A significant portion of income for professional players is tournament prize money. The extent to which these winnings can be taxed depends on the country/state where the tournament is held. In the US, the IRS requires individuals to file Form 1099-MISC for all income exceeding USD 600. For tournaments held in the US, even non-US persons may be required to pay the federal income tax. The winners of the 2014 Dota 2 International, Newbee, had to pay a 30% tax on their winnings. In some cases, the players would have to pay taxes in their home country as well.
A similar thing happened to the US Fortnite player Bugha, whose USD 3 million in prize money shrank by half after he paid both state and federal taxes. It's paramount to read about specific tournament tax rules, both for tournaments located in the US and abroad, in order to know how much of your income will be taxed.
One especially troublesome form of taxation is the so-called jock tax. It's used by authorities in individual states to charge eSport players that aren't residents for income earned there. For example, a New Jersey-based player might travel to California in order to participate in a tournament or anything related to their profession. The problem here is what exactly constitutes income, as meetings, training, and matches are all counted as being part of a player's earnings. Of course, this jock tax wasn't enforced until states took notice of the sums that many professional gamers were generating.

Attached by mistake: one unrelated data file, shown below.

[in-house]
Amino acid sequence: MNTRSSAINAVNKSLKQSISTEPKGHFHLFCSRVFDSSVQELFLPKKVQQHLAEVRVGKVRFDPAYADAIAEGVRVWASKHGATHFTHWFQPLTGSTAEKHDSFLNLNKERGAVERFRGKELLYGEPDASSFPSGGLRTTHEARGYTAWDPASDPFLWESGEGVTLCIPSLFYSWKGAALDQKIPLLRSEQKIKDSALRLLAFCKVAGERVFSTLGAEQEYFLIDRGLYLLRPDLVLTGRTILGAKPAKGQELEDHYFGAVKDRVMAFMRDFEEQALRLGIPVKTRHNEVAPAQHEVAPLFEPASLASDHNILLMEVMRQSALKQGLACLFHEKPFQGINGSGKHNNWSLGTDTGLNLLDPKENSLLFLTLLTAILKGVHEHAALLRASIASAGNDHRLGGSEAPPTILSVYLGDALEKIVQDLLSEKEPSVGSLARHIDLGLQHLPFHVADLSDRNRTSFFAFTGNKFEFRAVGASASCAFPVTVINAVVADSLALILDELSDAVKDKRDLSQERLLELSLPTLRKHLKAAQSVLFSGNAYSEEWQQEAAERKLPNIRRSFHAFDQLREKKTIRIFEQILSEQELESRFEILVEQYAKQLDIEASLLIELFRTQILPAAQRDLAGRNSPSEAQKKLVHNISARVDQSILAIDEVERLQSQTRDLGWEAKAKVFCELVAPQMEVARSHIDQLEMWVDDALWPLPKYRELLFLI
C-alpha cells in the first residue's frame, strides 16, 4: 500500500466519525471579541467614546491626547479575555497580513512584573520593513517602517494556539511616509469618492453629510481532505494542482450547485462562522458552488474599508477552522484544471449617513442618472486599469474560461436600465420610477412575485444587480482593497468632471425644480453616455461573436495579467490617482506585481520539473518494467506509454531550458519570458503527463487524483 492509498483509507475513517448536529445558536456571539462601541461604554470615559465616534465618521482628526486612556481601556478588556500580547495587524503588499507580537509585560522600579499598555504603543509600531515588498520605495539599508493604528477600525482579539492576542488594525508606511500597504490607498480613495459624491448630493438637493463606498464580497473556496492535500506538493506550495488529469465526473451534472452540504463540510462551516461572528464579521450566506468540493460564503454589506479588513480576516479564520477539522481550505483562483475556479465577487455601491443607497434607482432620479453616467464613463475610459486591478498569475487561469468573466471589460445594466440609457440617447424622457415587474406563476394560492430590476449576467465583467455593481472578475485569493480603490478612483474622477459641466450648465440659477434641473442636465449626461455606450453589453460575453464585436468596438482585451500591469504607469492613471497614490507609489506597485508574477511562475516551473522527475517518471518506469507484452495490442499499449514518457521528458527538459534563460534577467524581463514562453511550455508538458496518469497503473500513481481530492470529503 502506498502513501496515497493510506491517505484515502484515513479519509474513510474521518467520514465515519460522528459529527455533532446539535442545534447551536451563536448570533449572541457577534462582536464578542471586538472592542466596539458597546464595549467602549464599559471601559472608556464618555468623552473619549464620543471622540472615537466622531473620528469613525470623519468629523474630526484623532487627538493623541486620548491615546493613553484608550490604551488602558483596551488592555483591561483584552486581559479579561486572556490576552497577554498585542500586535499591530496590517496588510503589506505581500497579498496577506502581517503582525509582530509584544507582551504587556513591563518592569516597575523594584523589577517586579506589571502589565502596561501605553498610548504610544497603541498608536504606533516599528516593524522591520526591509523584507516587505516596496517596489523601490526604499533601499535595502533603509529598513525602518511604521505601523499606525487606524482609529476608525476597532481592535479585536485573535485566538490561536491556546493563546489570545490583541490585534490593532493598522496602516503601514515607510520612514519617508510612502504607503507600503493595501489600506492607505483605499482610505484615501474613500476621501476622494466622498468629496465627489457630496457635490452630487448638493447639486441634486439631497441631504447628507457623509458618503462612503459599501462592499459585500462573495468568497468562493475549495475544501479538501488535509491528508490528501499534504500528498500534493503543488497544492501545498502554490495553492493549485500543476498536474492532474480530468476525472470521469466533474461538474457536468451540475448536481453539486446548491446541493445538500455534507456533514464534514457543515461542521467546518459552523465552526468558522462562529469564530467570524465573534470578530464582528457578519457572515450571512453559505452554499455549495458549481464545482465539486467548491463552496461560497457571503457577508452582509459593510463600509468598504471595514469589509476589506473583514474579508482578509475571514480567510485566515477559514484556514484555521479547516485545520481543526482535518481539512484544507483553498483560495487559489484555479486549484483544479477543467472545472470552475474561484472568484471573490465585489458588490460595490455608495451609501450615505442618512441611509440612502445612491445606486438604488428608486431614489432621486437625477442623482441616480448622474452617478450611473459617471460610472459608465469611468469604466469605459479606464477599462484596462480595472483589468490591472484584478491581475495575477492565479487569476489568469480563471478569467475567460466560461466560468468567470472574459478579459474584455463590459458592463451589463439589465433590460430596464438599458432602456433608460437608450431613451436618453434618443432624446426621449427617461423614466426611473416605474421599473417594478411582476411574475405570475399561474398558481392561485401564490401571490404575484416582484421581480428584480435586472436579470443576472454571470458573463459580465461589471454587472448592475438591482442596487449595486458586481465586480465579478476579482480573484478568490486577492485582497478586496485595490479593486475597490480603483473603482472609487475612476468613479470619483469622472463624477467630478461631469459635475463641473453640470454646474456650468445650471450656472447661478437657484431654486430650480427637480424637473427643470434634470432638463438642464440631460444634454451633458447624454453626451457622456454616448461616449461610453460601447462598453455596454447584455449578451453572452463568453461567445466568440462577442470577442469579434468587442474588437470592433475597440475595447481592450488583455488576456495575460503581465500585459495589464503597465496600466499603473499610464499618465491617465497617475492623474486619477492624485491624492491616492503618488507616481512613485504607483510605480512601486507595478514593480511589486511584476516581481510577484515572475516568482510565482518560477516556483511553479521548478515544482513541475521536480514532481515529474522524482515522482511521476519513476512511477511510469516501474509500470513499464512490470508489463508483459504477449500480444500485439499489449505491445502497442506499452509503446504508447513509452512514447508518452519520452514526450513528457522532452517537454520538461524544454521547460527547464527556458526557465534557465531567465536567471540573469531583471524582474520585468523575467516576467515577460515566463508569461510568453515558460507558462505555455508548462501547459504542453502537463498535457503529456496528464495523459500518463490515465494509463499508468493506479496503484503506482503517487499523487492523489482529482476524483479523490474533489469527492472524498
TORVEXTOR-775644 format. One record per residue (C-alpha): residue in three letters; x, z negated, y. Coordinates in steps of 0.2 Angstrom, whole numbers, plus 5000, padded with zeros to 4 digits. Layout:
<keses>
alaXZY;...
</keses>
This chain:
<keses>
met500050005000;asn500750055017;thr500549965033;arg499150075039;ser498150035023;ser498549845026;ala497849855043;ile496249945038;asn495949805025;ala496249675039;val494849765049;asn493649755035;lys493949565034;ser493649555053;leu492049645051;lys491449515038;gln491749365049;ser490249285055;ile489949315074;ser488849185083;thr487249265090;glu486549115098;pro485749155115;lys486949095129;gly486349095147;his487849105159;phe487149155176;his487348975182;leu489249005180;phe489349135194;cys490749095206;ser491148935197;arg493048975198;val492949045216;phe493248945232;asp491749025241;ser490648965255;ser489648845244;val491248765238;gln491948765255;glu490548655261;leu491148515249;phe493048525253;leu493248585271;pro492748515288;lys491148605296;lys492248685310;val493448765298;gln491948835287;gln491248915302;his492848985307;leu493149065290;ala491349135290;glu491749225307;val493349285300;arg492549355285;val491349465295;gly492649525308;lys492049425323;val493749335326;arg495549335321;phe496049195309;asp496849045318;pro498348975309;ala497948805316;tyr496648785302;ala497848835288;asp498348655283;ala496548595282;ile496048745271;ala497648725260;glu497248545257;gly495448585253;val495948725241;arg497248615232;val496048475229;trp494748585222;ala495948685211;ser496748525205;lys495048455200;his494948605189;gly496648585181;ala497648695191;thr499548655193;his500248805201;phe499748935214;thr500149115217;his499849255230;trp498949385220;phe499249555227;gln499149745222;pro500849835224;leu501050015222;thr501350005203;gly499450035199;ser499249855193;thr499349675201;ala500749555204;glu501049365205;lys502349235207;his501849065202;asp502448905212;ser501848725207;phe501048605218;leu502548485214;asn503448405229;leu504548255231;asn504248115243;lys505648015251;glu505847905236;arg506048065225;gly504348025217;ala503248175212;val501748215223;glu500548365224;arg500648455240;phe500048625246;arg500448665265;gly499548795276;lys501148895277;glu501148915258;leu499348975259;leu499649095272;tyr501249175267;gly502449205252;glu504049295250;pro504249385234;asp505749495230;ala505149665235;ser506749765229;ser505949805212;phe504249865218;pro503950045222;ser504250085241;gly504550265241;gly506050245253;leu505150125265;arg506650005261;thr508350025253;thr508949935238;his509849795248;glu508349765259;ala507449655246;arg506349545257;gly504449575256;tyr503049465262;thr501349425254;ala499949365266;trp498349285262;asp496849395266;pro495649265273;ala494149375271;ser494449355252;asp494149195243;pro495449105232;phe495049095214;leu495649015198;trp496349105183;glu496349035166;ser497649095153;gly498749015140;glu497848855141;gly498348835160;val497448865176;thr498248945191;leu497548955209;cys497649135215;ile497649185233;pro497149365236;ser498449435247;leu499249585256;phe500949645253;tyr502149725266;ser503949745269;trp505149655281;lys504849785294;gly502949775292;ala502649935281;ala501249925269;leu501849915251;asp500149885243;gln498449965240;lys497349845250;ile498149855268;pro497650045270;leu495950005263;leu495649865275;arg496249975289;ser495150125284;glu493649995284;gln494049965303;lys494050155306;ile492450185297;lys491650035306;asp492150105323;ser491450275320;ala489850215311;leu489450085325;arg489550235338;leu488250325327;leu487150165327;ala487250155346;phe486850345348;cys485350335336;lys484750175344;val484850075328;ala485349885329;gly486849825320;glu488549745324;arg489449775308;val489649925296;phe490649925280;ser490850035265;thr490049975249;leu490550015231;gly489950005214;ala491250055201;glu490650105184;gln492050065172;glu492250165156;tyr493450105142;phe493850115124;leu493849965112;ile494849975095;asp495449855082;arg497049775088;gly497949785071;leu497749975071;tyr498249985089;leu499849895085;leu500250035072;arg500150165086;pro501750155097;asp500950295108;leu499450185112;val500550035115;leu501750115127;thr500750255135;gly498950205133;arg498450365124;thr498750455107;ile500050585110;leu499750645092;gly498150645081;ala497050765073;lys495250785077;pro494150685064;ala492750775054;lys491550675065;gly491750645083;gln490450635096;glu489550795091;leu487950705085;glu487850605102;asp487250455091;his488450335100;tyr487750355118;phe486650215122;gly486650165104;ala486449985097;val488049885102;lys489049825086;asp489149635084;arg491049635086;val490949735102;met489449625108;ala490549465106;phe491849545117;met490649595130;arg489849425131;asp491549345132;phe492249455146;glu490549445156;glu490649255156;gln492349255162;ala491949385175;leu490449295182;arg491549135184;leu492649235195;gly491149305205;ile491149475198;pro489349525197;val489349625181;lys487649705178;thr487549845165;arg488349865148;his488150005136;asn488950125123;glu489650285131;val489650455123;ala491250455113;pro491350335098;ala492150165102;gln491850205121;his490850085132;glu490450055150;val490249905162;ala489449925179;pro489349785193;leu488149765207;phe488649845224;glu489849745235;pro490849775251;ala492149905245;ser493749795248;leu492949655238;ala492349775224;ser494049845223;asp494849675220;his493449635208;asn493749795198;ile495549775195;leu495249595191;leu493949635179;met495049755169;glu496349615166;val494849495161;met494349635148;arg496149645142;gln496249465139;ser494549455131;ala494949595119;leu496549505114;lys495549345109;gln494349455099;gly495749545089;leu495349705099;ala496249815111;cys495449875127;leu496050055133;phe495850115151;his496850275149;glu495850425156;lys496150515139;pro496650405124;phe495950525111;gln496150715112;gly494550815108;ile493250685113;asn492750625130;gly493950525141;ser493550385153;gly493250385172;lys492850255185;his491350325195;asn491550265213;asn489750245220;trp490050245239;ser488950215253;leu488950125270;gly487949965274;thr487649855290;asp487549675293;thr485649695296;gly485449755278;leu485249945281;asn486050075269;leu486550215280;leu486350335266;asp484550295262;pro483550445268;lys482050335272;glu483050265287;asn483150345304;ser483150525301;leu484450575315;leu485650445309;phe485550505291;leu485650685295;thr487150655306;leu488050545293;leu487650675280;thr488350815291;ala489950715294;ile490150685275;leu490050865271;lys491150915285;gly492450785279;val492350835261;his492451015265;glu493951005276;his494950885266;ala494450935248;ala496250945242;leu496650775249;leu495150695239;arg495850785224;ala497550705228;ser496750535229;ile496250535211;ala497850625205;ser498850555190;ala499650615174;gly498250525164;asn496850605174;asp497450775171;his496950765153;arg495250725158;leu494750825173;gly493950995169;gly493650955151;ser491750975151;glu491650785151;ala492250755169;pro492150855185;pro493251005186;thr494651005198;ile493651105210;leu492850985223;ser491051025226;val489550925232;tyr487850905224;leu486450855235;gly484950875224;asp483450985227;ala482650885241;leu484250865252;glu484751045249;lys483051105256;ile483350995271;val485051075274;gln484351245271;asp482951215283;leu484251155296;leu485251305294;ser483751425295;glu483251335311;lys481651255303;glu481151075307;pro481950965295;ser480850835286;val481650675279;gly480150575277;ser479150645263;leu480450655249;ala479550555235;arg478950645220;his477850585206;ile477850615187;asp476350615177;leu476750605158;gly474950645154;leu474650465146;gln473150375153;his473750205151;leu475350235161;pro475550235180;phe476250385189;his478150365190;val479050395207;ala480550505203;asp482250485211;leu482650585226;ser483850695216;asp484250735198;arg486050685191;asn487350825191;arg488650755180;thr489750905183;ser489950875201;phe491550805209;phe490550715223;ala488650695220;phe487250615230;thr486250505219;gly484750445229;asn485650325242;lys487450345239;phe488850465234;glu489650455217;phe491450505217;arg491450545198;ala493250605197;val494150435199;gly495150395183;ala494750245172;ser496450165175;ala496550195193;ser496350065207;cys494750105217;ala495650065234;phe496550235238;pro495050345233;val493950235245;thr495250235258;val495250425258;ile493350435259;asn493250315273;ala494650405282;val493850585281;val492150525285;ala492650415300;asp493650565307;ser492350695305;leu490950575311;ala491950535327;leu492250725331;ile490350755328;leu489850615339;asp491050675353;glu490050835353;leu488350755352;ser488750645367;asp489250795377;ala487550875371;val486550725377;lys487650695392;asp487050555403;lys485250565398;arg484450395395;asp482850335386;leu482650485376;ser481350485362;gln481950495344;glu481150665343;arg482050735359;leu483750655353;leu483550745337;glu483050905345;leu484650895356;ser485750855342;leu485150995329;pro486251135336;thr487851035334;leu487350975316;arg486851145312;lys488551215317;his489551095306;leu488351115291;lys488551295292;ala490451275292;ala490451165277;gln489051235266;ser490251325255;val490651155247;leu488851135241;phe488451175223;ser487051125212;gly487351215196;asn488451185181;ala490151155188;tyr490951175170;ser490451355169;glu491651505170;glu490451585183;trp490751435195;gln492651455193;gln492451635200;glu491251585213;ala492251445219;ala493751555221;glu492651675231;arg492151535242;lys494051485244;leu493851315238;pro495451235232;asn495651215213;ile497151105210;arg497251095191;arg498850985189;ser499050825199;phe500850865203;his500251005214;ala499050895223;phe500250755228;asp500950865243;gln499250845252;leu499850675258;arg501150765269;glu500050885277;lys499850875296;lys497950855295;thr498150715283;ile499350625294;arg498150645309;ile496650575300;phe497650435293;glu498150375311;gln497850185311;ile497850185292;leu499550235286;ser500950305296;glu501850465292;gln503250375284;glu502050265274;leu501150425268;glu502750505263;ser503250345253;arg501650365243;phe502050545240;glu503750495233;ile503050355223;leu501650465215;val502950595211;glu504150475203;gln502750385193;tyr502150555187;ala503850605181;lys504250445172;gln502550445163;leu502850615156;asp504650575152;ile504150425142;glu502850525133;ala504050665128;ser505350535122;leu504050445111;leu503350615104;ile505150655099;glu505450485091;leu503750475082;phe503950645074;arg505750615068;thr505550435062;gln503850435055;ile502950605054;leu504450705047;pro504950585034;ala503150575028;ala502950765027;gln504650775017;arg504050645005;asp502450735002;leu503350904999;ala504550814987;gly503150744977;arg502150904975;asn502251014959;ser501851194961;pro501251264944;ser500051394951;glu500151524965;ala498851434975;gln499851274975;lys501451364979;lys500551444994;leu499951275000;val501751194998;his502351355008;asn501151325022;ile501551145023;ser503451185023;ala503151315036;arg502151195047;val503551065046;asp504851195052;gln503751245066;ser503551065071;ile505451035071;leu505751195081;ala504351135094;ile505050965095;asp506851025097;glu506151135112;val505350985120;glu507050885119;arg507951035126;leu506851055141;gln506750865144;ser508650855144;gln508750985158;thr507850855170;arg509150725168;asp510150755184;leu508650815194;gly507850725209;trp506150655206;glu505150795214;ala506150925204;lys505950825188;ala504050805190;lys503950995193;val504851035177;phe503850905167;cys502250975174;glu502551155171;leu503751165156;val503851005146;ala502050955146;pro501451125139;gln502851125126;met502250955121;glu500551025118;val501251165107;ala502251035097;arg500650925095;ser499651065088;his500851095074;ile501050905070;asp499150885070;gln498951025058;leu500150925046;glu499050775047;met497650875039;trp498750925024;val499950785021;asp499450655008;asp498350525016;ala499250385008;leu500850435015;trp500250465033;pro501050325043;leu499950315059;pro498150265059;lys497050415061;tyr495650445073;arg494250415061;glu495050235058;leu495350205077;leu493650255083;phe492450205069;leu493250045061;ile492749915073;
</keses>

Streaming on popular platforms, like Twitch or YouTube, represents a huge source of income for many professional gamers. As you might've guessed, this income is taxable as well. For example, Twitch automatically sends 1099 forms to both US and non-US residents, requiring them to pay up to 30% in tax for income over USD 600.
Taxable revenue includes advertising money, donations, and tips. You might be liable to believe that donations are tax-deductible. Since streaming donations are not considered traditional donations per se but part of your income, you're also required to pay taxes for them.